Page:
Held: The appeal should be allowed. Section 24(1) of the Canadian Charter of Rights and Freedoms authorizes courts of competent jurisdiction to award damages against the Crown for prosecutorial misconduct absent proof of malice.
On appeal from the court of appeal for British Columbia Date: 2015-05-01
Indexed as: Henry v. British Columbia (Attorney General)
Constitutional law — Charter of Rights — Remedies — Damages — Civil action — Prosecutorial misconduct in criminal proceedings — Disclosure obligations of prosecutors — Wrongful non-disclosure — Malice — Claimant wrongfully convicted and incarcerated for almost 27 years — Claimant bringing civil action alleging breach of Charter rights resulting from Crown counsel’s wrongful non-disclosure of relevant information — Damages under s. 24(1) sought against Crown — Whether s. 24(1) authorizes courts to award damages against Crown for wrongful non-disclosure — Level of fault claimant must establish to meet liability threshold for awarding s. 24(1) damages — Whether malice required — Canadian Charter of Rights and Freedoms, s. 24(1).
H alleges that the Crown failed to make full disclosure of relevant information before, during, and after his trial. H made numerous requests for disclosure of all victim statements as well as medical and forensic reports. The Crown did not disclose any of the requested material before the commencement of trial. At trial, the Crown provided him with several victim statements, but approximately 30 additional statements were not disclosed. These statements revealed inconsistencies that could have been used to attack the already-suspect identification evidence put forward by the Crown. Key forensic evidence was also not disclosed. Furthermore, the Crown failed to disclose the existence of another suspect who had been arrested twice in the vicinity of the attacks.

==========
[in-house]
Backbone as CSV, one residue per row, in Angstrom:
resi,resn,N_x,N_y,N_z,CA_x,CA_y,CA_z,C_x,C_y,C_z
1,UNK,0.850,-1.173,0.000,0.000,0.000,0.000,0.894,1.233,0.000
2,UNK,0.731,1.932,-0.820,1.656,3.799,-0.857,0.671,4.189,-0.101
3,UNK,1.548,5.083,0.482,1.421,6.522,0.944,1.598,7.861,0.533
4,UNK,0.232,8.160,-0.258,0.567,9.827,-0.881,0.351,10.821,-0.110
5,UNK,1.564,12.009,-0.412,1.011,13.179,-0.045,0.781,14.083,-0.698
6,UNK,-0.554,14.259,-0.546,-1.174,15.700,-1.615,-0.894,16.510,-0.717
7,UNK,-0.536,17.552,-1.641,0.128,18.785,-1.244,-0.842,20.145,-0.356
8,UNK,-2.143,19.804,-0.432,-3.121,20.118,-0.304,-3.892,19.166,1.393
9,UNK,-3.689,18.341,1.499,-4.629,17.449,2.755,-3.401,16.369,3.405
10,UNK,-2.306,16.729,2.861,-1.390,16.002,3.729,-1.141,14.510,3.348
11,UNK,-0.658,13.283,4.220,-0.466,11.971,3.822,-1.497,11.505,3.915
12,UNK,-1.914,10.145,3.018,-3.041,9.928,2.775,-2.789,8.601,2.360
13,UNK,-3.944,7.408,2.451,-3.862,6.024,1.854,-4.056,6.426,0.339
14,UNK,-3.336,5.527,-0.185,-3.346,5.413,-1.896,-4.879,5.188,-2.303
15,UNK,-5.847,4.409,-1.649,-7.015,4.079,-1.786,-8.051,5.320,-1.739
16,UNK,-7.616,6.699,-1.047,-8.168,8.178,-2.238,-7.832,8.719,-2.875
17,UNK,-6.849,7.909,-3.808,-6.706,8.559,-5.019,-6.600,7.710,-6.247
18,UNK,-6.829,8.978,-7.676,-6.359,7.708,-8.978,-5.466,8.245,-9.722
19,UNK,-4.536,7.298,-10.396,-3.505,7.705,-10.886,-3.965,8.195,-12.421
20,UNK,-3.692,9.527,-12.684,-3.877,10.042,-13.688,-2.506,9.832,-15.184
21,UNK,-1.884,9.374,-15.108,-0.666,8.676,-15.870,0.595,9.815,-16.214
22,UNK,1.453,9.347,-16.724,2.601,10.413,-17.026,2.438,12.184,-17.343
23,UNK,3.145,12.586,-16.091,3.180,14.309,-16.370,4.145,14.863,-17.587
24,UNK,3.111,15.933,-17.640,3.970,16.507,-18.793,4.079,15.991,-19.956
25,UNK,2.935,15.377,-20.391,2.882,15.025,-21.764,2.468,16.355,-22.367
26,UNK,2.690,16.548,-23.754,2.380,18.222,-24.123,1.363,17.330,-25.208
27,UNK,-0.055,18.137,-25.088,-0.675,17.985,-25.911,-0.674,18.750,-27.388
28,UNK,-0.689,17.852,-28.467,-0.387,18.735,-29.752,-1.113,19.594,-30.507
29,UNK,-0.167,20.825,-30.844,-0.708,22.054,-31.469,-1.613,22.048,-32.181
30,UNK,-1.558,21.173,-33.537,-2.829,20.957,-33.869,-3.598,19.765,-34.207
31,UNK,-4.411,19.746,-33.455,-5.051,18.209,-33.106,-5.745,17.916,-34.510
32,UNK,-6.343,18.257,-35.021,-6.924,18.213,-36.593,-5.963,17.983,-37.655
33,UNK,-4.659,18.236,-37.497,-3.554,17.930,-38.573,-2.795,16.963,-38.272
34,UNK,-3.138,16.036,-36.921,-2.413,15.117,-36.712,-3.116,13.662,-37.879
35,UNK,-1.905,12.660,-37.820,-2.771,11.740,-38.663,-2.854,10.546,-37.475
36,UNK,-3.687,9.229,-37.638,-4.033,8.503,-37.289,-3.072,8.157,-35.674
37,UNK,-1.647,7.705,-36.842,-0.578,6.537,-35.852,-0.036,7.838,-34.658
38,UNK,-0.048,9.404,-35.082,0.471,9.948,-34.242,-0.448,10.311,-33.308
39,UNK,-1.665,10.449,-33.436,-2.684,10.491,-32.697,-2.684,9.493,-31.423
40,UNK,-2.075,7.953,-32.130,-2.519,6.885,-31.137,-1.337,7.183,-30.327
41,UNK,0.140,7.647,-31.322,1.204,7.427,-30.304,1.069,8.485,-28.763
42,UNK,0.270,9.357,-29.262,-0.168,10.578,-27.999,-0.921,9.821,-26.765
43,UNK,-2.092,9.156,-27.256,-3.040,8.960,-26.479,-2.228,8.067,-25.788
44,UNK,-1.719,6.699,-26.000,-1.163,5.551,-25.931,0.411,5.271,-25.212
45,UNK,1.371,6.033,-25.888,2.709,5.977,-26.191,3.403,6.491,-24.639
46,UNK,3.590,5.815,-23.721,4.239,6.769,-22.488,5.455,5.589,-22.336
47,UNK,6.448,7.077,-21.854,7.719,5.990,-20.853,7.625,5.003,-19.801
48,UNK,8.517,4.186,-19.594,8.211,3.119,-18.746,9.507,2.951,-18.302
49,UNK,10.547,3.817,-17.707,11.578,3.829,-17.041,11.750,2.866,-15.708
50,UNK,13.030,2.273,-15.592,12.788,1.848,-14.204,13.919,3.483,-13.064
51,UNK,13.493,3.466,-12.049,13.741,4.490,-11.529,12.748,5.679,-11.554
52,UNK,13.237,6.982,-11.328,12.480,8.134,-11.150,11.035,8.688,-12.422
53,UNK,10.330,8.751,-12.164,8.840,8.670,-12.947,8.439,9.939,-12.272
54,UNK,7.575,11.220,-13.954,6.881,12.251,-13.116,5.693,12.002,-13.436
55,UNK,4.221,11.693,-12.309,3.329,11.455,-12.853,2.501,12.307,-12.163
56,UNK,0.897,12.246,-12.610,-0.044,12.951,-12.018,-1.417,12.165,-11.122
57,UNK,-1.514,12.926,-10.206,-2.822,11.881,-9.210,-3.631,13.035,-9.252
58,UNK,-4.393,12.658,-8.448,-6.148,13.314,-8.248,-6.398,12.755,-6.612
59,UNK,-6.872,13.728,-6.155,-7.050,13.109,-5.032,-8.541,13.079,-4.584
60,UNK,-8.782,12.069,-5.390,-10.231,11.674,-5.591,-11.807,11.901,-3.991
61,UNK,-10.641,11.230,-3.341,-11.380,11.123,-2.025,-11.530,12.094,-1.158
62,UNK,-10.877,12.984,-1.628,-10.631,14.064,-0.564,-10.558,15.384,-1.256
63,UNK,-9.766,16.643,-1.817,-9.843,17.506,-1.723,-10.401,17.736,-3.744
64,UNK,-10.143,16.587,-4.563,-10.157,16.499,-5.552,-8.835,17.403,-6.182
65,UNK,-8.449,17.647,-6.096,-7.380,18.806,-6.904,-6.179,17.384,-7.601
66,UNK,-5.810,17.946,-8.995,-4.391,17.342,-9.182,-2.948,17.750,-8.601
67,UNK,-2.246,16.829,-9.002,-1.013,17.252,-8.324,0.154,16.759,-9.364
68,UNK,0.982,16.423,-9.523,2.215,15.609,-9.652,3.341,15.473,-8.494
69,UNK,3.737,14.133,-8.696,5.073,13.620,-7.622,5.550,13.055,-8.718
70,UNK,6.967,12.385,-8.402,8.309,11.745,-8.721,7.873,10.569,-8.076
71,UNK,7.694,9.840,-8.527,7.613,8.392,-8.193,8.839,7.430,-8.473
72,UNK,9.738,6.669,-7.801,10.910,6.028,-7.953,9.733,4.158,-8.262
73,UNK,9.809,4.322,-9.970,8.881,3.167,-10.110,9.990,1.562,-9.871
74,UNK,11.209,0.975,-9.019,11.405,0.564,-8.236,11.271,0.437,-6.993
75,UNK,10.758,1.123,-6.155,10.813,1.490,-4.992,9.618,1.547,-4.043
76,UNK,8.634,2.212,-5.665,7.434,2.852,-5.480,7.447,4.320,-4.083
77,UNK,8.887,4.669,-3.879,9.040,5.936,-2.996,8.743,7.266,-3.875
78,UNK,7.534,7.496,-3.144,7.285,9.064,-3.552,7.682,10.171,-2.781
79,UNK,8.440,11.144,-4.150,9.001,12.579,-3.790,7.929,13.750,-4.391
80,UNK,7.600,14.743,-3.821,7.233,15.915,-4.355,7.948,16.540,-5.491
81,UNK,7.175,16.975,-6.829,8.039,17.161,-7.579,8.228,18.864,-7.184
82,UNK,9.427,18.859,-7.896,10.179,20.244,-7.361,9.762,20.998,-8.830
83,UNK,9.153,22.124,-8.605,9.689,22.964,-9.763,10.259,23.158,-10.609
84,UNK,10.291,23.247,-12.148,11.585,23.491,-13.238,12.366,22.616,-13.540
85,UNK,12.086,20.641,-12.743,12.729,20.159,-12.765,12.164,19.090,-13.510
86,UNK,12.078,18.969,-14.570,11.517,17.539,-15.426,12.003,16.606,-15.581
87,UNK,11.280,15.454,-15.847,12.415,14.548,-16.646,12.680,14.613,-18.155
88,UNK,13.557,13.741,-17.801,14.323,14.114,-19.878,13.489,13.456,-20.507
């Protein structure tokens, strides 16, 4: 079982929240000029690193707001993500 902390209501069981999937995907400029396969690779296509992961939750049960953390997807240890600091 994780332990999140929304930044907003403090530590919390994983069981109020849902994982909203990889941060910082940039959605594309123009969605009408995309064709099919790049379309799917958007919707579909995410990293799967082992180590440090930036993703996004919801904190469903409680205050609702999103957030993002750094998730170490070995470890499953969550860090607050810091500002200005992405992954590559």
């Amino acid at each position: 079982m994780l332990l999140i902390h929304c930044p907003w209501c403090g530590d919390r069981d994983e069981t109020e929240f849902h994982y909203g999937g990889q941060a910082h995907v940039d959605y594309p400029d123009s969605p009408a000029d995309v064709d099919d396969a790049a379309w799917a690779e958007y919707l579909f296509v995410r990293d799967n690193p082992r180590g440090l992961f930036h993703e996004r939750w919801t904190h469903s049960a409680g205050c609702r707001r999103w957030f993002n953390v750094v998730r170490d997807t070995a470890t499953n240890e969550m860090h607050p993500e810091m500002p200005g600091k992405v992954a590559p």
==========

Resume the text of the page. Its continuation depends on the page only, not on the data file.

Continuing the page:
We would allow Mr. Henry’s appeal and grant his application to amend his pleadings to include a claim for Charter damages against the Attorney General of British Columbia in accordance with these reasons. It is sufficient for Mr. Henry to allege that the Crown breached its constitutional obligation to disclose relevant information and that Charter damages would be an appropriate and just remedy, serving one or more of the functions of compensation, vindication and deterrence. Mr. Henry need not allege that the Crown breached its constitutional obligation intentionally, or with malice, in order to access Charter damages. His pleadings allege that significant non-disclosure resulted in wrongful convictions and 27 years of incarceration. There can be little doubt that, if these allegations are proven, damages would be “appropriate and just” under s. 24(1) of the Charter.